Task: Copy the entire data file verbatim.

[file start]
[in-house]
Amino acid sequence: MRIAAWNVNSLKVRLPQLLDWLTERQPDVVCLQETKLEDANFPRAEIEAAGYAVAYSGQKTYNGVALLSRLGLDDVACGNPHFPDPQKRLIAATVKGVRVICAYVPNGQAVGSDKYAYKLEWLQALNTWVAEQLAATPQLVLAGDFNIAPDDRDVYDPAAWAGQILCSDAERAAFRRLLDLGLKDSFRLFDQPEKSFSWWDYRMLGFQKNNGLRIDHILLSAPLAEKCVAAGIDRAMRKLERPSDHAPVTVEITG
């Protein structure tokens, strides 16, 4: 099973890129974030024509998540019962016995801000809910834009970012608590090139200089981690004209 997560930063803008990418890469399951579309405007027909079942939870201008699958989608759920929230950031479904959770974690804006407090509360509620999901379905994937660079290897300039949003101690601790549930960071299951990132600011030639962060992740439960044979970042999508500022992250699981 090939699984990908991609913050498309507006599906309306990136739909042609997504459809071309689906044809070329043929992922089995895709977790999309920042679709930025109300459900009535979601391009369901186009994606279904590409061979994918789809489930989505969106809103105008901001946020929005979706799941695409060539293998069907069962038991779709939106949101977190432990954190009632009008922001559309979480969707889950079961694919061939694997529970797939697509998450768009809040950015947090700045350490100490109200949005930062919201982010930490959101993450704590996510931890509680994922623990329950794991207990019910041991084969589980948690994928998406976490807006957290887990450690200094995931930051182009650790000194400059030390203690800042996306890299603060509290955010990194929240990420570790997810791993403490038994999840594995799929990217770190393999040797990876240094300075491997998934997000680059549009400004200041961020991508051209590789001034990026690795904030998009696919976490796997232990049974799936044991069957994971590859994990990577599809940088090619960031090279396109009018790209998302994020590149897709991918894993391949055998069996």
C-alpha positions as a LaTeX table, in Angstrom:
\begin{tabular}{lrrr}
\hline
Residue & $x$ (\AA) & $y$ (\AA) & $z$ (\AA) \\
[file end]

[in-house]
Amino acid sequence: MRIAAWNVNSLKVRLPQLLDWLTERQPDVVCLQETKLEDANFPRAEIEAAGYAVAYSGQKTYNGVALLSRLGLDDVACGNPHFPDPQKRLIAATVKGVRVICAYVPNGQAVGSDKYAYKLEWLQALNTWVAEQLAATPQLVLAGDFNIAPDDRDVYDPAAWAGQILCSDAERAAFRRLLDLGLKDSFRLFDQPEKSFSWWDYRMLGFQKNNGLRIDHILLSAPLAEKCVAAGIDRAMRKLERPSDHAPVTVEITG
């Protein structure tokens, strides 16, 4: 099973890129974030024509998540019962016995801000809910834009970012608590090139200089981690004209 997560930063803008990418890469399951579309405007027909079942939870201008699958989608759920929230950031479904959770974690804006407090509360509620999901379905994937660079290897300039949003101690601790549930960071299951990132600011030639962060992740439960044979970042999508500022992250699981 090939699984990908991609913050498309507006599906309306990136739909042609997504459809071309689906044809070329043929992922089995895709977790999309920042679709930025109300459900009535979601391009369901186009994606279904590409061979994918789809489930989505969106809103105008901001946020929005979706799941695409060539293998069907069962038991779709939106949101977190432990954190009632009008922001559309979480969707889950079961694919061939694997529970797939697509998450768009809040950015947090700045350490100490109200949005930062919201982010930490959101993450704590996510931890509680994922623990329950794991207990019910041991084969589980948690994928998406976490807006957290887990450690200094995931930051182009650790000194400059030390203690800042996306890299603060509290955010990194929240990420570790997810791993403490038994999840594995799929990217770190393999040797990876240094300075491997998934997000680059549009400004200041961020991508051209590789001034990026690795904030998009696919976490796997232990049974799936044991069957994971590859994990990577599809940088090619960031090279396109009018790209998302994020590149897709991918894993391949055998069996």
C-alpha positions as a LaTeX table, in Angstrom:
\begin{tabular}{lrrr}
\hline
Residue & $x$ (\AA) & $y$ (\AA) & $z$ (\AA) \\